The internship is a major focus of the Washington program and each student will have a full-time internship placement in a challenging and responsible position. To facilitate this process, students must compile a portfolio that will consist of a transcript, a resume, a letter of recommendation, a writing sample (if requested), and a letter explaining his/her interest in a specific internship. Each student will apply and submit the portfolio to several organizations in areas of his/her choice, in consultation with the faculty director. Note that the selection process is competitive and sponsor organizations make the final decision on whether or not to accept an applicant. The Faculty Director and Center for Career Services will help students to identify possible internship sites and many students will be placed in this way. However, students may also secure their own placements, such as with a member of Congress from their state or district. The range of past internship placements is wide and students will have numerous opportunities to consider.
The Washington program will be of particular interest to students in economics and political science and, more broadly, to those interested in a variety of public policy issues.
This program is open to juniors and seniors (sophomores may be considered in exceptional cases) in good academic and social standing with a minimum GPA of 2.5. All students must successfully complete (with a grade of C- or better) ECON 160 (Principles of Economics) prior to participating in the program; they must also complete either SOC 100 (Intro to Sociology) or POL 110 (Introduction to American Politics). Due to the challenging nature of off-campus study, student academic and disciplinary records will be carefully screened.
Students will reside in town houses or apartments exclusively for student interns in Washington in close proximity to the Metro and to local shopping. Accommodations are fully furnished with kitchen and laundry facilities, wireless internet and all utilities (except phone). Students are typically in shared bedrooms with other HWS students. All properties are located on Capitol Hill and are supervised by professional staff.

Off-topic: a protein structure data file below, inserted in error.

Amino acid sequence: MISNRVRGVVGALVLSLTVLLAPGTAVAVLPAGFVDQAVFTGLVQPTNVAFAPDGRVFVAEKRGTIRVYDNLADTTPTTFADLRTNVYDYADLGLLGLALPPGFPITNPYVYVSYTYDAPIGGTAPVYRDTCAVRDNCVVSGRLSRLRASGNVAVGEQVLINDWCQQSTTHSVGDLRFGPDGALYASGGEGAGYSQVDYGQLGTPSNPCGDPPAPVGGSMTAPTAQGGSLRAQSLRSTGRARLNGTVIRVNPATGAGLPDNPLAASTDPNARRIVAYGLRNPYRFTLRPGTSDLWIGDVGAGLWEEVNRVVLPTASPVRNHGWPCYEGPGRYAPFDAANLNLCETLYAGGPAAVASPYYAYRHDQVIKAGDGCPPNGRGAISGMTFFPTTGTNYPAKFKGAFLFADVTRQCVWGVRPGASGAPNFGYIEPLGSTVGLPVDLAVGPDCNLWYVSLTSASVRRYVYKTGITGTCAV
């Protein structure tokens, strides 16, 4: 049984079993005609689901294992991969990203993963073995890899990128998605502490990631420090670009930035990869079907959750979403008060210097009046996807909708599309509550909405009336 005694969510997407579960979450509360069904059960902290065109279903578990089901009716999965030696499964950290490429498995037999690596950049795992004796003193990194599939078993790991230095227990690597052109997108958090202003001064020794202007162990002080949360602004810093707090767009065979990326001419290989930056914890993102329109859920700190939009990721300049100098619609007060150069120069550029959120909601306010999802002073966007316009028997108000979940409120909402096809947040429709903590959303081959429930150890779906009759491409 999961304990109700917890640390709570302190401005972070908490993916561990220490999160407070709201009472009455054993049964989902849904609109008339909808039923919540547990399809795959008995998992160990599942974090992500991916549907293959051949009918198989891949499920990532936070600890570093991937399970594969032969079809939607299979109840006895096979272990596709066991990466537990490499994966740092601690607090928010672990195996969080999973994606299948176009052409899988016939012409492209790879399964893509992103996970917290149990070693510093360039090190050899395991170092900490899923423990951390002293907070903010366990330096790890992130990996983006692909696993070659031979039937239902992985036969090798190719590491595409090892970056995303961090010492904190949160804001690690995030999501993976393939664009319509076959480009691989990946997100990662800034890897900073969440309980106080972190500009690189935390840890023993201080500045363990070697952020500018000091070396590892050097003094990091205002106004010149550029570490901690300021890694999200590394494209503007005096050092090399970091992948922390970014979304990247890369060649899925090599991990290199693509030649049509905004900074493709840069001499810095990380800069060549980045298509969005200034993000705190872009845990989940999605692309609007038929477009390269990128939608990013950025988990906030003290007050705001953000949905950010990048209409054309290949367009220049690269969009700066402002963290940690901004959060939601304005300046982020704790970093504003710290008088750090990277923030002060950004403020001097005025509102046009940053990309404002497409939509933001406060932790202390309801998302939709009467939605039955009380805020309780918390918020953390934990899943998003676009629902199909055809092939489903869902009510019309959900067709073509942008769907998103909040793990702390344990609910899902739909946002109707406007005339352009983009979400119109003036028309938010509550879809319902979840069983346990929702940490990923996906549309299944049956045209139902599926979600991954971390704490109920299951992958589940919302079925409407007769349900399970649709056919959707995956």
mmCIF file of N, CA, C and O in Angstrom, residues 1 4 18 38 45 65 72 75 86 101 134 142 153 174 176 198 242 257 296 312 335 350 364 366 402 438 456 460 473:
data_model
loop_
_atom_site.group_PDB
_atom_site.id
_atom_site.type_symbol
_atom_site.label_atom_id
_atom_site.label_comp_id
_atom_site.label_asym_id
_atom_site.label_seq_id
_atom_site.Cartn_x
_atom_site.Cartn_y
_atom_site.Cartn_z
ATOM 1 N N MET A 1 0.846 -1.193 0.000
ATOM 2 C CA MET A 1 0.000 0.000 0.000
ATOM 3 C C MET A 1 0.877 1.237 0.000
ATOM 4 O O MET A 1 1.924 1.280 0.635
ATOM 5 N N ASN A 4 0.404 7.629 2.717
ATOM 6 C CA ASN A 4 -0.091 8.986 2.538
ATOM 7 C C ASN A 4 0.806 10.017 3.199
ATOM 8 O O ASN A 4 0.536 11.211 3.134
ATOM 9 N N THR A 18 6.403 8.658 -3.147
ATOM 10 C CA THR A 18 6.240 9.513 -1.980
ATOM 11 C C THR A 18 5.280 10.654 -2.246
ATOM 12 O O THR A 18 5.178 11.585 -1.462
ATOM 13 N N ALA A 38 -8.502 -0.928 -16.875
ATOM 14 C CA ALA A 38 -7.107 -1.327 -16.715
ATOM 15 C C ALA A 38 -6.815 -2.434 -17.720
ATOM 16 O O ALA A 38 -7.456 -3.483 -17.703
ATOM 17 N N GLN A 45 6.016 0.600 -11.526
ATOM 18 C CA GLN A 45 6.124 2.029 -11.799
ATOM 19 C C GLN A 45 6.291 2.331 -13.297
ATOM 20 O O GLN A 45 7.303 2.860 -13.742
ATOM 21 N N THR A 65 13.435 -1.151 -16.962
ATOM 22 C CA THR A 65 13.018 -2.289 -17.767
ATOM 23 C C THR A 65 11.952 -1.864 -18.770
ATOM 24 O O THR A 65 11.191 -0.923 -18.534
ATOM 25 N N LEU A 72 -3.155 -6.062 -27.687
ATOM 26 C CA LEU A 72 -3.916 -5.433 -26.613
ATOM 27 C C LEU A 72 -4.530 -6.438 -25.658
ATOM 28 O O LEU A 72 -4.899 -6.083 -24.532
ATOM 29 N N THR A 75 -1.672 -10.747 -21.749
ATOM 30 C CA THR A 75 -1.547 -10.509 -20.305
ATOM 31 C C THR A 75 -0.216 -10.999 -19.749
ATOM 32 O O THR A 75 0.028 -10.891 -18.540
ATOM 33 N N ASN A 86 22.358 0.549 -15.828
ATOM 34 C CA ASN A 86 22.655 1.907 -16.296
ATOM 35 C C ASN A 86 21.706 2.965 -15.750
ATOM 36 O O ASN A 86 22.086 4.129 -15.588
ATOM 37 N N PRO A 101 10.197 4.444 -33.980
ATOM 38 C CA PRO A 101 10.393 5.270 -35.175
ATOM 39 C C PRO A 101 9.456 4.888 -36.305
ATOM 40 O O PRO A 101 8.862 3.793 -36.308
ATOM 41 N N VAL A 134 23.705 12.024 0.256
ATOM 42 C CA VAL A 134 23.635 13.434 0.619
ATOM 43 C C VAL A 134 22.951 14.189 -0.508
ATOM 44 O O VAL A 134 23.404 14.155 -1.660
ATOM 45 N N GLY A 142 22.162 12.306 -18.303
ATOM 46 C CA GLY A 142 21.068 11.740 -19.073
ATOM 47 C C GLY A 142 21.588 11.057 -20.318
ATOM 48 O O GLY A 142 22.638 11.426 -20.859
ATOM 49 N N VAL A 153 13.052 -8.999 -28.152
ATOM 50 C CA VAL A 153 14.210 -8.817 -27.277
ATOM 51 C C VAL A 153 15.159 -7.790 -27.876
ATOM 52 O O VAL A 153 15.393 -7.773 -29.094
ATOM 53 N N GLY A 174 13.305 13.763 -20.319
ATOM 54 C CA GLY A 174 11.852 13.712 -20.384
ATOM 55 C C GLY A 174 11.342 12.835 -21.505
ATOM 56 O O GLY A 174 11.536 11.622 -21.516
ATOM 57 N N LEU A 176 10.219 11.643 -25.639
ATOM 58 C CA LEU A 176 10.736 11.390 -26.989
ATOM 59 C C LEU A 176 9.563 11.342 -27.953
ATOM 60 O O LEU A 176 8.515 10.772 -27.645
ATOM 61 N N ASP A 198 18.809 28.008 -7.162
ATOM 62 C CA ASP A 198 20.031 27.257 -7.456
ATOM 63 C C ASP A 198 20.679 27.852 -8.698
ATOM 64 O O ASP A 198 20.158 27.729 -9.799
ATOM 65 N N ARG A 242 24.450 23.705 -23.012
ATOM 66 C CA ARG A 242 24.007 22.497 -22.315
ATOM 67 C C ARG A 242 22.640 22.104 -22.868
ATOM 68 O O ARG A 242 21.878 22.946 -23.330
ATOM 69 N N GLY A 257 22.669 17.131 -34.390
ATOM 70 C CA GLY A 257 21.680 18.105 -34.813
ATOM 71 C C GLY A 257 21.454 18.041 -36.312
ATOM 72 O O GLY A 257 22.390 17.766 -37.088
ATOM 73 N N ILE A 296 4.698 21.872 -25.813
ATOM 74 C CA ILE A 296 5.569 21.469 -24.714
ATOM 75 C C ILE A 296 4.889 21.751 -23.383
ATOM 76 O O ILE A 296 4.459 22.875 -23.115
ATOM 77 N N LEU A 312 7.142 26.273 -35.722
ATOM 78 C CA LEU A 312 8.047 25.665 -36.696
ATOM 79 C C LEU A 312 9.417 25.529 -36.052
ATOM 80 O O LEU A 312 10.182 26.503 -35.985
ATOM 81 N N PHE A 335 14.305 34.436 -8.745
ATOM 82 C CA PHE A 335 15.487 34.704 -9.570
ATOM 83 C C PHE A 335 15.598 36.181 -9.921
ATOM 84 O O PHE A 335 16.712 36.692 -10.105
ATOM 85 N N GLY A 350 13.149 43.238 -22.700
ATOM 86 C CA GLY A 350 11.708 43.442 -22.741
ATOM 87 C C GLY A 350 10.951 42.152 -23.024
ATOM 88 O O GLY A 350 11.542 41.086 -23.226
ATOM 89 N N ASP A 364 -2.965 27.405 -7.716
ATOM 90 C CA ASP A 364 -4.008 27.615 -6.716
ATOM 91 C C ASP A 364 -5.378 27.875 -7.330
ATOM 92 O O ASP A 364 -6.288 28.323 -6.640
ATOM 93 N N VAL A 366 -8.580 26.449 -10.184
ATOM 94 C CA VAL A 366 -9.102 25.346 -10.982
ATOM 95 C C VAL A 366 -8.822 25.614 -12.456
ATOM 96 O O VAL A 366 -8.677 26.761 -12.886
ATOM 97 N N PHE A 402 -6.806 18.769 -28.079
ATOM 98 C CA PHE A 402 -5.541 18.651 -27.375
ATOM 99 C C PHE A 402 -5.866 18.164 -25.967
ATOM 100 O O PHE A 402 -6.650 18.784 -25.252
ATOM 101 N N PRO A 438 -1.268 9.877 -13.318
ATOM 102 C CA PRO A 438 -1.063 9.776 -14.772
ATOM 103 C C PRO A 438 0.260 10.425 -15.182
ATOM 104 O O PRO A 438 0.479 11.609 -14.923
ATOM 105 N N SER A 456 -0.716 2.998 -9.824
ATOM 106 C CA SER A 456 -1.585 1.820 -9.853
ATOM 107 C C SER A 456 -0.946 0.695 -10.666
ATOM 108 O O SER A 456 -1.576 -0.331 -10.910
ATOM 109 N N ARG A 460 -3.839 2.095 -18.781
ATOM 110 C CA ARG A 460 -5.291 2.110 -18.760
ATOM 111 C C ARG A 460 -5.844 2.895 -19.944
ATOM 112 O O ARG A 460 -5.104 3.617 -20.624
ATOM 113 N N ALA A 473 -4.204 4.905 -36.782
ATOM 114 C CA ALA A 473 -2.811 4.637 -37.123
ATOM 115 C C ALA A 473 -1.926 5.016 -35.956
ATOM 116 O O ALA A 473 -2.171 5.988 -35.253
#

Occasional day trips in and around Washington will be included as part of the program.
Students will be charged standard HWS tuition and room fees and a $600 administrative fee. This will cover credit for a four-course semester, housing, program-related excursions and a subsidy to defray the costs of a Metro pass. Note that no HWS board fee is charged. Students should plan to bring their board fee to cover meal expenses. While these expenses will vary according to individual tastes, we estimate that about $2,000 should be sufficient for students who typically prepare their own meals. Additional expenses not covered include travel to/from Washington, books and personal expenses (laundry, entertainment, local ground transportation and independent travel). We estimate books at $250. It is difficult to give an accurate estimate of personal expenses because student spending habits differ considerably. We would suggest a minimum of $1,000, above and beyond meal expenses. However, students on a tight budget should be able to manage with less. If you are concerned about finances, we strongly encourage you to talk to the CGE staff who can offer information and advice based on your specific situation.
NOTE: The information contained in this brochure is subject to change. Please see the CGE for more information.